The people were expected to honor Yahweh and worship him and, in return, he would help them and keep them safe. When the Babylonians destroyed Jerusalem and its temple and deported the leading citizens, some reason had to be found for why God had abandoned them and, exiled in Babylon, the Hebrew clerics concluded it was because they had not worshipped Yahweh exclusively. The Babylonian Captivity, then, was the turning point in Israelite religious belief and practice and, moving forward, it would be characterized by a strict monotheism.
The era encompassing the return of the Jews to their homeland and the revision of their religious beliefs is known as the Second Temple Period c.
The Babylonian Captivity and resulting reformation of belief essentially created the religion of Judaism as recognized today. The synagogue, rabbinical schools, and the canonization of Hebrew scripture can all be traced initially to this time even though other reforms would emerge later during and after the Jewish- Roman Wars. As he did in every region he conquered, Alexander introduced Hellenistic beliefs and cultural values in the region of Judea which some Jews accepted and others rejected.
The Seleucids held the region until the edicts of their king Antiochus IV Epiphanes BCE to establish Hellenistic religious practices in the region and especially the temple in Jerusalem brought about the Maccabean Revolt of c. The Maccabean Revolt c. Although traditionally viewed as an insurrection by religious freedom fighters led by Judas Maccabeus against foreign occupation and religious oppression, it is possible that the revolt began as a civil war between Jews who had embraced the Hellenism of the Seleucids and the traditionalists who rejected it and Antiochus IV became involved as an ally of the Hellenistic Jews.
However that may be, the Israelite victory over the Seleucids enabled them to found the Hasmonean Dynasty which would be the last independent Jewish kingdom in the region. The Hasmonaeans possibly so named for Asmoneus, an ancestor of the Maccabees engaged in a policy of expansion in which they claimed for themselves important trade centers formerly controlled by the wealthy Kingdom of Nabatea on their border.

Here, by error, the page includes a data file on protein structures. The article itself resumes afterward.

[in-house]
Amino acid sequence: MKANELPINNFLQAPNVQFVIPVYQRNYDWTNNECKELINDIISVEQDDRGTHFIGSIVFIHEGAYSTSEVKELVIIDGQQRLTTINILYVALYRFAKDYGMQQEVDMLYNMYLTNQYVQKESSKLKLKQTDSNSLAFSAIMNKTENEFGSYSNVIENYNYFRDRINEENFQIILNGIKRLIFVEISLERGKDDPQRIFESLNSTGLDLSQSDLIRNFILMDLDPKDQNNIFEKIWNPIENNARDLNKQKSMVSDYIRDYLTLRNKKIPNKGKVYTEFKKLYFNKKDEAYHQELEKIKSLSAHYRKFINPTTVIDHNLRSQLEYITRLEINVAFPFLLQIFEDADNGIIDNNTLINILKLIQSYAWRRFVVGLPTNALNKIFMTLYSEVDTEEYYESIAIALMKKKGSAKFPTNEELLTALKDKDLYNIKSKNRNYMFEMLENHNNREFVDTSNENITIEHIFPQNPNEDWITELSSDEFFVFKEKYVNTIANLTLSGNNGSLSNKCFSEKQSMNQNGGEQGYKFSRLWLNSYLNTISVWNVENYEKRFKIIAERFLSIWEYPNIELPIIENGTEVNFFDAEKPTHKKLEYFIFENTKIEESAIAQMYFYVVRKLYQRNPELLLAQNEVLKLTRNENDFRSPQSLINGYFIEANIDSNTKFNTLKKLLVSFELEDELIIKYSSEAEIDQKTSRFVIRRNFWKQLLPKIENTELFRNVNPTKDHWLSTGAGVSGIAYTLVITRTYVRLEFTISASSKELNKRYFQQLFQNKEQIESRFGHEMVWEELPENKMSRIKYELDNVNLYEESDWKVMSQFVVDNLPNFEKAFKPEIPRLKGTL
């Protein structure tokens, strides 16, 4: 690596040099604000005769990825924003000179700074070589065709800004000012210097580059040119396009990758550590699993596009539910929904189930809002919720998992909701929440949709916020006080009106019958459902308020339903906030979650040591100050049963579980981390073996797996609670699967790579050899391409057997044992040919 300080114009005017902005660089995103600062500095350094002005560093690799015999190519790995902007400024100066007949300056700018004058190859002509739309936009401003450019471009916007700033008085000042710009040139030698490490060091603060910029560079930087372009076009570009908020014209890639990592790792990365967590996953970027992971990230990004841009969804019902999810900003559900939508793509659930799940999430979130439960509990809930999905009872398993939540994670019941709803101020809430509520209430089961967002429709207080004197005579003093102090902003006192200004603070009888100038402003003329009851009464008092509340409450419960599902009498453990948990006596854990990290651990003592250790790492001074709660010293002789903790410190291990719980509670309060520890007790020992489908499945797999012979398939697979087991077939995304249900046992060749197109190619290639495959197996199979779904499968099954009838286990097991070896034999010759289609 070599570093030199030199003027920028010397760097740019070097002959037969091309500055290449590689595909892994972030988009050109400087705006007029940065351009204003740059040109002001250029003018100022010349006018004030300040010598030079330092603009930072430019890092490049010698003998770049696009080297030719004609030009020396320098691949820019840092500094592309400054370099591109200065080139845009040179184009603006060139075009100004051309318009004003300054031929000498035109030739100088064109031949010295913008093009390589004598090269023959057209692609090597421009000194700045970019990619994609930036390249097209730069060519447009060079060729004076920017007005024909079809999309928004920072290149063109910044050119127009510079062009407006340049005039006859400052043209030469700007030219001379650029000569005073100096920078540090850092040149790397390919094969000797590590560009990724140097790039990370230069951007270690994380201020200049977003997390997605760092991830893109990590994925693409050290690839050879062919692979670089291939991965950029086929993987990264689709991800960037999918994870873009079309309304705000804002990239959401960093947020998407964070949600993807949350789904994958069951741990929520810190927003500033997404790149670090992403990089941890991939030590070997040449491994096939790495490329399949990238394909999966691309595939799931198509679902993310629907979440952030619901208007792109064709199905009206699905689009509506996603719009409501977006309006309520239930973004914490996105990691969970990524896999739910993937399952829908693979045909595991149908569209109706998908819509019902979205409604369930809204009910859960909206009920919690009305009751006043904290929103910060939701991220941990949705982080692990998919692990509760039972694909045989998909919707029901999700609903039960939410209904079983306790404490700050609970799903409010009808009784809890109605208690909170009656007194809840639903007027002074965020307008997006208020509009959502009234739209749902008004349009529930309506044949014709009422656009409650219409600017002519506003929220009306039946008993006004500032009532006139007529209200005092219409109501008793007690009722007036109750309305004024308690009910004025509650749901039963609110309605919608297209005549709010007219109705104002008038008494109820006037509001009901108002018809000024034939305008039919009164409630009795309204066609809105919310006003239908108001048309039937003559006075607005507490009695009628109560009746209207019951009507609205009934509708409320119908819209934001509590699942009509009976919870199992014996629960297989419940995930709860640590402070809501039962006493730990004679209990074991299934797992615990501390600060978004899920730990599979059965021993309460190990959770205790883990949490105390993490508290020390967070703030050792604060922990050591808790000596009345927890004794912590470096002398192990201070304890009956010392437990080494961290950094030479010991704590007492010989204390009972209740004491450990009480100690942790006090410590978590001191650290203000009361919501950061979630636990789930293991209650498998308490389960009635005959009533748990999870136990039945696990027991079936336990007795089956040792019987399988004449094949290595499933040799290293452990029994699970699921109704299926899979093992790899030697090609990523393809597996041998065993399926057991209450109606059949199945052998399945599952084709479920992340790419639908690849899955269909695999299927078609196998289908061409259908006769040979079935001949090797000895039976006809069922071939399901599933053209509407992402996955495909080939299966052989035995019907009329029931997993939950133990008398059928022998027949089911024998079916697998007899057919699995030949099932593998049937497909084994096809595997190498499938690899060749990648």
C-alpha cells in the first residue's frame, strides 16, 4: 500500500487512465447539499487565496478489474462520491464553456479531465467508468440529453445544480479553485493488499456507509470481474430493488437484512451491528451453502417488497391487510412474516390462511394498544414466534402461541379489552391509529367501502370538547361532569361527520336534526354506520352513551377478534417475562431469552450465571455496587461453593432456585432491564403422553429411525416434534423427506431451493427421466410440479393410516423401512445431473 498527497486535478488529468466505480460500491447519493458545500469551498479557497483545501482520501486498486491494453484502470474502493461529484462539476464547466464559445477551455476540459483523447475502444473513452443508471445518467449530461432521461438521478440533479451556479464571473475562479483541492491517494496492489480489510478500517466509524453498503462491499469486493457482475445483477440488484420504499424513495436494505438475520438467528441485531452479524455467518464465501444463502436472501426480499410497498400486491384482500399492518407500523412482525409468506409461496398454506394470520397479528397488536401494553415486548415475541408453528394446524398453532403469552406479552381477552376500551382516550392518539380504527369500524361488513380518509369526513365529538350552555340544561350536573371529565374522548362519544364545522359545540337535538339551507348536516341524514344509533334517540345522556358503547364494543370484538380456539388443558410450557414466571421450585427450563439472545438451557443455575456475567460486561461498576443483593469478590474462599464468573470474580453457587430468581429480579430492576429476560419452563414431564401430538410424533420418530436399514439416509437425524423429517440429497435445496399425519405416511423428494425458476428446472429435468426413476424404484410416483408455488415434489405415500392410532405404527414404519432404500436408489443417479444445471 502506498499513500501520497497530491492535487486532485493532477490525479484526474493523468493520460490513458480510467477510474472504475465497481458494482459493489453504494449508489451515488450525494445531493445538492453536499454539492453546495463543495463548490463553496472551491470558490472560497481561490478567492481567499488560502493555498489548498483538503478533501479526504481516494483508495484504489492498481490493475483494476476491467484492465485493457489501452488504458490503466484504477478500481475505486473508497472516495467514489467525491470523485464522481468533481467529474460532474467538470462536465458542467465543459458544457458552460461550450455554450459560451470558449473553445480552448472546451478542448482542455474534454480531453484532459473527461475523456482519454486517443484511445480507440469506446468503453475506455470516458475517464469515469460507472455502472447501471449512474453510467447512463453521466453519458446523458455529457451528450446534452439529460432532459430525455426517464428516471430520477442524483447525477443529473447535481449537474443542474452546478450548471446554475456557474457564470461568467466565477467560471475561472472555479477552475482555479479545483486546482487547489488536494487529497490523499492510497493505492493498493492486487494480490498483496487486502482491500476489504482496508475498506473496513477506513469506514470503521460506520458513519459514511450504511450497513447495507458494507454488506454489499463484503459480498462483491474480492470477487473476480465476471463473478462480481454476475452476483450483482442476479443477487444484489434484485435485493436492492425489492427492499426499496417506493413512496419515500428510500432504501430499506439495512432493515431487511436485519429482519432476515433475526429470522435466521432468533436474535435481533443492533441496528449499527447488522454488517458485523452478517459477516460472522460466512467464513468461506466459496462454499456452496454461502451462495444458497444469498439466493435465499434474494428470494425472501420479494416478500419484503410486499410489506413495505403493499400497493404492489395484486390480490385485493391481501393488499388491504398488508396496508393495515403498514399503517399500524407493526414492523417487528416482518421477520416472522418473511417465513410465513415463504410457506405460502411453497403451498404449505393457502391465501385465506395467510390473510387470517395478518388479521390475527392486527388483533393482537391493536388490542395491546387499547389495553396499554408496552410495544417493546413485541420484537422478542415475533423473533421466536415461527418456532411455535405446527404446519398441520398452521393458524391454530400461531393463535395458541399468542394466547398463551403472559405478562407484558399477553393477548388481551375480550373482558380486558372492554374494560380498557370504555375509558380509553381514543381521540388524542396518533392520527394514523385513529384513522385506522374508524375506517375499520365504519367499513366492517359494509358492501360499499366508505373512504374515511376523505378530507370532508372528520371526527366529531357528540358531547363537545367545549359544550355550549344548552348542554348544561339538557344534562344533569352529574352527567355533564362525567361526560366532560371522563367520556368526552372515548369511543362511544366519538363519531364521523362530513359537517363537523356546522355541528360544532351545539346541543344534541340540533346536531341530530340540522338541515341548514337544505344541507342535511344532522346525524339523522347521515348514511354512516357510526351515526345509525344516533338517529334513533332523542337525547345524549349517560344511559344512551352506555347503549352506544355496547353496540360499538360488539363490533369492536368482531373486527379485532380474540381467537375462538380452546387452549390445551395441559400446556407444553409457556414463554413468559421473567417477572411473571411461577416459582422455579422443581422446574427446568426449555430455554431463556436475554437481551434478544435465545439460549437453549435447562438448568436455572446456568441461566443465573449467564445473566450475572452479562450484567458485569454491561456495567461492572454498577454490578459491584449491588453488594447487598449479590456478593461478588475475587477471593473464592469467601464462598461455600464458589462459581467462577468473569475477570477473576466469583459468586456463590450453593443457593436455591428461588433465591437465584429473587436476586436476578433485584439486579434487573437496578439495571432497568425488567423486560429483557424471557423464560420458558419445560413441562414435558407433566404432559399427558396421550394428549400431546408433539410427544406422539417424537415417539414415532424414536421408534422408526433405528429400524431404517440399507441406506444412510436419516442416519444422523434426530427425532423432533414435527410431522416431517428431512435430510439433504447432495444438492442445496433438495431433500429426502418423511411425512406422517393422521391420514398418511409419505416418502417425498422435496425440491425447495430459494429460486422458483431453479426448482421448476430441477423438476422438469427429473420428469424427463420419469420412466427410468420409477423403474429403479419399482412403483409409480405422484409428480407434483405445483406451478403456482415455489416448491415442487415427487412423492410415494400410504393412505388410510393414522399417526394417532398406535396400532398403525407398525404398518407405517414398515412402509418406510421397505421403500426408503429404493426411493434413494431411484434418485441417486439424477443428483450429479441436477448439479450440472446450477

These policies brought them into conflict with the Nabatean kings and also with each other for control of the kingdom. The wealth of the Nabatean Kingdom and civil wars of the Hasmonean Dynasty attracted the attention of Rome. The people of Judea resisted the occupation by Rome, however, and tensions finally erupted in the First Jewish-Roman War also known as the Great Revolt of CE which concluded with the Roman general Titus destroying Jerusalem and laying siege to the mountain fortress of Masada.
The defenders of Masada killed themselves rather than surrender or be taken and with their deaths the last resistance was broken and a large part of the population scattered or were sold into slavery. The second significant revolt was the Kitos War so-named from a corruption of the name of Lucius Quietus, the Roman general who put down the revolt, also known as the Second Jewish-Roman War of CE which resulted in further wide-scale slaughter and displacement of the population.
Led by Simon bar Kochba, the revolt was initially successful and he was able to establish his authority and rule the region for three years until the rebellion was crushed by Rome. Thousands of people were slaughtered and others scattered. Hadrian exiled all Jews from the region and prohibited their return on pain of death.
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Following the destruction of Judea and the resulting diaspora, Israel ceased to exist until the creation of the modern State of Israel in CE by the United Nations. This link between the ancient Kingdom of Israel and the modern state of the same name has been hotly contested through the years and continues to remain a contentious subject of debate. Editorial Review This Article has been reviewed for accuracy, reliability and adherence to academic standards prior to publication. We're a small non-profit organisation run by a handful of volunteers.
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The History of Ancient Israel
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Bibliography Israel Nelson, T. Thomas Nelson, Durant, W.